My RE makes me quite a bit more return, especially when you throw in leverage and tax advantages.

But they are more work for sure.
Currently yes, my RE is killing my stock portfolio.

But long term yes, including all costs my RE has a higher return than stocks. I mean it should... There is more work and more risk so most people wouldn't invest in RE if it couldn't beat the returns of passive stock investing. That just wouldn't make sense to do.
Statistical
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Re: Real Estate vs Equity

Post by Statistical »

Kal1981 wrote: Mon Jun 20, 2022 12:52 pm
tertre wrote: Sun Jun 19, 2022 2:25 am
Kal1981 wrote: Wed Jun 15, 2022 12:09 pm I’ve been contemplating getting into real estate, beyond my primary residence and started researching the topic. I came across this research paper published by the Federal Reserve a few years ago: https://www.frbsf.org/economic-research ... 017-25.pdf

Essentially, investing in real estate and equities pretty much generates similar annualized returns. Is investing between real estate and equities, a matter of preference?
The paper deals with countries-level housing indexes ; according to the authors these indexes often had the same returns as the countries-level equity indexes.
But you cannot invest in countries-level housing indexes. You can invest in an equity index fund. Unless you are very rich you you won't be able to buy more than few properties. For this reason I would not use this article to extrapolate the performance of some real estate properties.

These articles provide good insights on the paper


https://evergreensmallbusiness.com/rate ... ing-paper/
https://evergreensmallbusiness.com/rate ... ne-charts/


"The Rate of Return on Everything working paper authors make this point in their paper, cautioning us,

… both individual housing returns and those of individual equities show a higher volatility than the aggregate indices. For example, we found that in the U.S., local (ZIP5) housing return volatility is about twice as large as aggregate volatility, which would about equalize risk-adjusted returns to equity and housing if investors owned one undiversified house."
Thanks for the links! So for investors who don’t want to be a landlord but want to own real estate, what else can we do? I looked at VNQ and it lags the VOO in returns.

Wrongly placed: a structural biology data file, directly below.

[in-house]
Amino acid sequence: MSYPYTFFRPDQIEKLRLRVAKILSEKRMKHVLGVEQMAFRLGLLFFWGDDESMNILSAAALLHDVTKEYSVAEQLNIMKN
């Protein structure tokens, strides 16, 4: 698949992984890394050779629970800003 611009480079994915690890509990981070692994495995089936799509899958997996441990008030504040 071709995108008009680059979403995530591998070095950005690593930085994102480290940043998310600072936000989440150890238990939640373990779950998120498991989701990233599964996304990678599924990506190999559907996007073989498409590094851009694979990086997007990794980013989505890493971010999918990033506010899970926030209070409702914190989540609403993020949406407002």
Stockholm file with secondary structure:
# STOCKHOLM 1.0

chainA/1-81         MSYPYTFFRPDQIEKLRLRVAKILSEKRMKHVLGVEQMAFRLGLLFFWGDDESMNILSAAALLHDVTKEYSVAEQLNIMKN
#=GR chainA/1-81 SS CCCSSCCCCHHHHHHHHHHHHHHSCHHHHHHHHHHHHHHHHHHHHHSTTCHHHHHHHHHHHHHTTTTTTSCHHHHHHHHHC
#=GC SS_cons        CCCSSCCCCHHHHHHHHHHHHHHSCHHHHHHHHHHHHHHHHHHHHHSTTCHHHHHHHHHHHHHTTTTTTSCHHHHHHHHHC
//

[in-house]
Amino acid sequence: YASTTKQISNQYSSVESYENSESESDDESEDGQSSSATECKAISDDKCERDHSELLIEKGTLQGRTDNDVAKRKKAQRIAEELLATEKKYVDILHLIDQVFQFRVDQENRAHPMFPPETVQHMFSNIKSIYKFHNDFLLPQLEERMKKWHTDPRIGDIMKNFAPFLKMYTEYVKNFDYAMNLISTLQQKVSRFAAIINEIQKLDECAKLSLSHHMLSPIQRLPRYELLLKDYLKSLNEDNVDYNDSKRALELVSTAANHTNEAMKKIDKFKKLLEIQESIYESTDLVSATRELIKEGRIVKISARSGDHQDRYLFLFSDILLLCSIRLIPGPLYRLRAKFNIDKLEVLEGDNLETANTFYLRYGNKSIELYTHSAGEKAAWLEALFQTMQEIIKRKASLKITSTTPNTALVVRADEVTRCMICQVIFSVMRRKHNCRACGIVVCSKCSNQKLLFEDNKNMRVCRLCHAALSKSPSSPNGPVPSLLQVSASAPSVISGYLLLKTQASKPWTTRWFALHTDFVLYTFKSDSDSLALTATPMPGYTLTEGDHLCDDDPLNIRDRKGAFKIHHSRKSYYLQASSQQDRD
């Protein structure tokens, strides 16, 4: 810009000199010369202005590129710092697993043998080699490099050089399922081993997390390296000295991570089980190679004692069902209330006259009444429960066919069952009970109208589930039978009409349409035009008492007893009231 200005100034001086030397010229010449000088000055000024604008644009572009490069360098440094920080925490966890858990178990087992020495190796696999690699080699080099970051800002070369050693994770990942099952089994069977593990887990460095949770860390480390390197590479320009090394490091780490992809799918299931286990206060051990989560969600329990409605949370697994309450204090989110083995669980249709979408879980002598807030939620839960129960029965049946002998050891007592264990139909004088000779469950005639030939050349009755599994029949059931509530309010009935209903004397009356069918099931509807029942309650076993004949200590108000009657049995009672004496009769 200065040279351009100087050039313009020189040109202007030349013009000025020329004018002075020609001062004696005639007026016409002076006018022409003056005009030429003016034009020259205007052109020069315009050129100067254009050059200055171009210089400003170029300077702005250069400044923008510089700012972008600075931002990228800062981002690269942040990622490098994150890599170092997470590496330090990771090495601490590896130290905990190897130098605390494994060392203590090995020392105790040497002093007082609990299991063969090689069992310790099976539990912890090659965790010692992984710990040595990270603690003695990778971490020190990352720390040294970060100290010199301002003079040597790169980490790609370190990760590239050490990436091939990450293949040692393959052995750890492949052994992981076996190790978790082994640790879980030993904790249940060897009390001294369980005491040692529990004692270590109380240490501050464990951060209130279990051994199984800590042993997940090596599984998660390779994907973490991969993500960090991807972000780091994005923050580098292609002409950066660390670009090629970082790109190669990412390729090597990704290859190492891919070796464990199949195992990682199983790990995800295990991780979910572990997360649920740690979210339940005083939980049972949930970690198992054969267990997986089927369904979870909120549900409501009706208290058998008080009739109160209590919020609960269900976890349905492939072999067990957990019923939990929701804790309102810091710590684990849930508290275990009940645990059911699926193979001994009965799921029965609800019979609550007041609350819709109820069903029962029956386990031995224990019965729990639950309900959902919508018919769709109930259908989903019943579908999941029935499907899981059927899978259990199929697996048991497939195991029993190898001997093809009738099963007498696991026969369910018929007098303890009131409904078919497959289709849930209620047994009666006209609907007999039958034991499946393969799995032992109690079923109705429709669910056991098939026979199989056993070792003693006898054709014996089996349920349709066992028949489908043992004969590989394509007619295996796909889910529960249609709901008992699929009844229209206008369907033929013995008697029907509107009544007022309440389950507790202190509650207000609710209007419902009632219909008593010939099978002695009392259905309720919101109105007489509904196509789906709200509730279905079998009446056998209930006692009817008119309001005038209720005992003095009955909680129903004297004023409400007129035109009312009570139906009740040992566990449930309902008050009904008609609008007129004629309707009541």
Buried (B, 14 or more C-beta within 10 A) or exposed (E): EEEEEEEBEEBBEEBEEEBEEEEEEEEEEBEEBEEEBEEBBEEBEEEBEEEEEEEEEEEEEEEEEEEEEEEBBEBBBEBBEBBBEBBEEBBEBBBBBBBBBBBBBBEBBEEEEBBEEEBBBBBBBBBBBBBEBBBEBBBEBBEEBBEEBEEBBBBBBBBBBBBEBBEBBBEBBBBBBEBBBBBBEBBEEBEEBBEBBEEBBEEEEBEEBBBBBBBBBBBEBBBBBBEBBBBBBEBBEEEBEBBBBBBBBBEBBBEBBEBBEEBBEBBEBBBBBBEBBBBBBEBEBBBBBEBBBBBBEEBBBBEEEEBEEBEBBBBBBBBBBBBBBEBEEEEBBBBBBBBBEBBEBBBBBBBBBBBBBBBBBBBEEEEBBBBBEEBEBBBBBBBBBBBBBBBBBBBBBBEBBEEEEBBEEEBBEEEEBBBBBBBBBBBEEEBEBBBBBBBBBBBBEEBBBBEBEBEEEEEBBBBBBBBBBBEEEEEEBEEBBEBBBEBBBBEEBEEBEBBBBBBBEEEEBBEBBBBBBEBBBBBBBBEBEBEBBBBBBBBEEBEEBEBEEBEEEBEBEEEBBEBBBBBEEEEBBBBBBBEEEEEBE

Own the whole market (VTI). VTI is about 3% REITs and about another 5% in housing related sectors. You get exposure without concentration.
tibbitts
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Re: Real Estate vs Equity

Post by tibbitts »

Statistical wrote: Tue Jun 21, 2022 8:41 am Own the whole market (VTI). VTI is about 3% REITs and about another 5% in housing related sectors. You get exposure without concentration.
That doesn't address the (arguable) underweight of real estate in VTI. To some extent it depends on how you count the real estate components of businesses like Walmart, etc. but probably you'll still end up with some underweighting vs. weighting in the overall economy. And no matter what you do you'll have real estate risk mixed with equity market risk unless you invest in real estate outside of the traditional equity markets.
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Kal1981
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Re: Real Estate vs Equity

Post by Kal1981 »

From https://evergreensmallbusiness.com/rate ... ne-charts/ whom provided some charts which another poster linked, in the US, stocks did better than real estate. Whether or not this trend continues, who knows. But in other countries, real estate did do better at times.

Here’s another article comparing returns between stocks and real estate: https://www.mindfullyinvesting.com/the- ... vs-stocks/
gougou
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Re: Real Estate vs Equity

Post by gougou »

Kal1981 wrote: Wed Jun 22, 2022 11:28 am From https://evergreensmallbusiness.com/rate ... ne-charts/ whom provided some charts which another poster linked, in the US, stocks did better than real estate. Whether or not this trend continues, who knows. But in other countries, real estate did do better at times.

Here’s another article comparing returns between stocks and real estate: https://www.mindfullyinvesting.com/the- ... vs-stocks/
Looks like real estate total return (price + rent) is very close to S&P 500 return. And this is assuming no leverage for real estate. That means even if you use a conservative 50% LTV you’ll significantly outperform S&P 500.

All the REITs in S&P 500 use some debt to buy properties. So those companies are more leveraged thus more risky than unlevered real estate.
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Re: Real Estate vs Equity

Post by Laurizas »

gougou wrote: Wed Jun 22, 2022 11:36 am Looks like real estate total return (price + rent) is very close to S&P 500 return.
If you bought a tiny part of all the houses, yes, but you couldn't and can not do that.